To better understand what these discoveries mean, we must sift through archival records related to the region under study. Rivière aux Outardes has been known for generations by Indigneous People, and from the 1700 by Europeans, who have noted it on their maps.
Jesuit Henri Nouvel is one of the first European to have described the North Shore territory and its inhabitants. In the beginning of the summer of 1664, Nouvel initiated a harsh travel inland to lake Manicouagan, joining a group of Innus. In the famous Relations des Jésuites, he relates his trek while describing the way of life and customs of the ancient Innus.
Having spent the previous winter at Île aux Basques with a group of Innus, Nouvel first moved to the mouth of Escoumins river to meet a group of Papinachois, a band of Innus living along the river of the same name, fishing salmon for a living. During the month of May of 1664, they moved from a river estuary to the other, eastward along the coast, sojourning a few days at every location. By the end of May, the group reached the mouth of aux Outardes River (Peritibistokou) and started travelling upstream on June the 2nd, aiming at Lake Manicouagan. At their departure, Nouvel observed a seal hunt at the river’s first falls, the hunters using spears, arrows and guns. The following day, they left aux Outardes Rived and portaged to Manicouagan River (Manikouaganistikou). The Jesuit and his Papinachois guides travelled for more than 250 km, paddling on the river or walking on a dozen portage trails. On the 9th of June 1664, the group finally reached the lake. On June the 23rd, they started their trek back to the coast, completing it in four days. After two more days of sailing on the St. Lawrence, Nouvel was back in Quebec city.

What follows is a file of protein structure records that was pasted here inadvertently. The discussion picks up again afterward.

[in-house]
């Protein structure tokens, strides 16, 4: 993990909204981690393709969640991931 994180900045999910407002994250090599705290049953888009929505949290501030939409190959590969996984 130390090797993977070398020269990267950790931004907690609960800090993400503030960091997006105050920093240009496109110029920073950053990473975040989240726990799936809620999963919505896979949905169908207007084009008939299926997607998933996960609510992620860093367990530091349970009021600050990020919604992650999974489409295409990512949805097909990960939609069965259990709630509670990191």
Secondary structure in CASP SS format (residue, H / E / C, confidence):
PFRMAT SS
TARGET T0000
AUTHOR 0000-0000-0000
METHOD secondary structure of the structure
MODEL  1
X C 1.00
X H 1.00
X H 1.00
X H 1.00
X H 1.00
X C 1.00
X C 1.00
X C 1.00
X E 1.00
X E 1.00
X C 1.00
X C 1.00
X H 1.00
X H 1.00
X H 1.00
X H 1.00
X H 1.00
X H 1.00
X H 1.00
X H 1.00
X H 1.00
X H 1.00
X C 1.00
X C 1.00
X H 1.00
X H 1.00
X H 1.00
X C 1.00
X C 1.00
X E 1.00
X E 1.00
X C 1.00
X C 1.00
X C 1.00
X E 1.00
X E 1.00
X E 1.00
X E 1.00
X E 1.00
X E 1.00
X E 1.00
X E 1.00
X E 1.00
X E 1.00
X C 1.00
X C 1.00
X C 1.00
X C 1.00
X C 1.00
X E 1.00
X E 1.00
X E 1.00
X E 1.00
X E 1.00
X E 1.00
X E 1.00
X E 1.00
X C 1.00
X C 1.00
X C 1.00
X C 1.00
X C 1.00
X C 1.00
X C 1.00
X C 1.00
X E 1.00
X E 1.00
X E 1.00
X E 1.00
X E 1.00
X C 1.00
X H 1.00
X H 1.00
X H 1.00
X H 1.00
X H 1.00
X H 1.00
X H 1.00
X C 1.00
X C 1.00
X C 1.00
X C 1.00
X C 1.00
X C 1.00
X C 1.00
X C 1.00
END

This type of chronicle is precious because it allows archaeologists to better understand their discoveries. Even though it does not directly describes Pointe-aux-Outardes, it reveals the type of economical activities that the Innus were carrying in the same region. The story describes a nomadic way of life, seeking aquatic resources seasonally. This lifestyle can easily be compared to the 2018 finds, interpreted as a seasonal encampment where a lot of marine resources were consumed.
Archeo-Mamu Côte-Nord 2020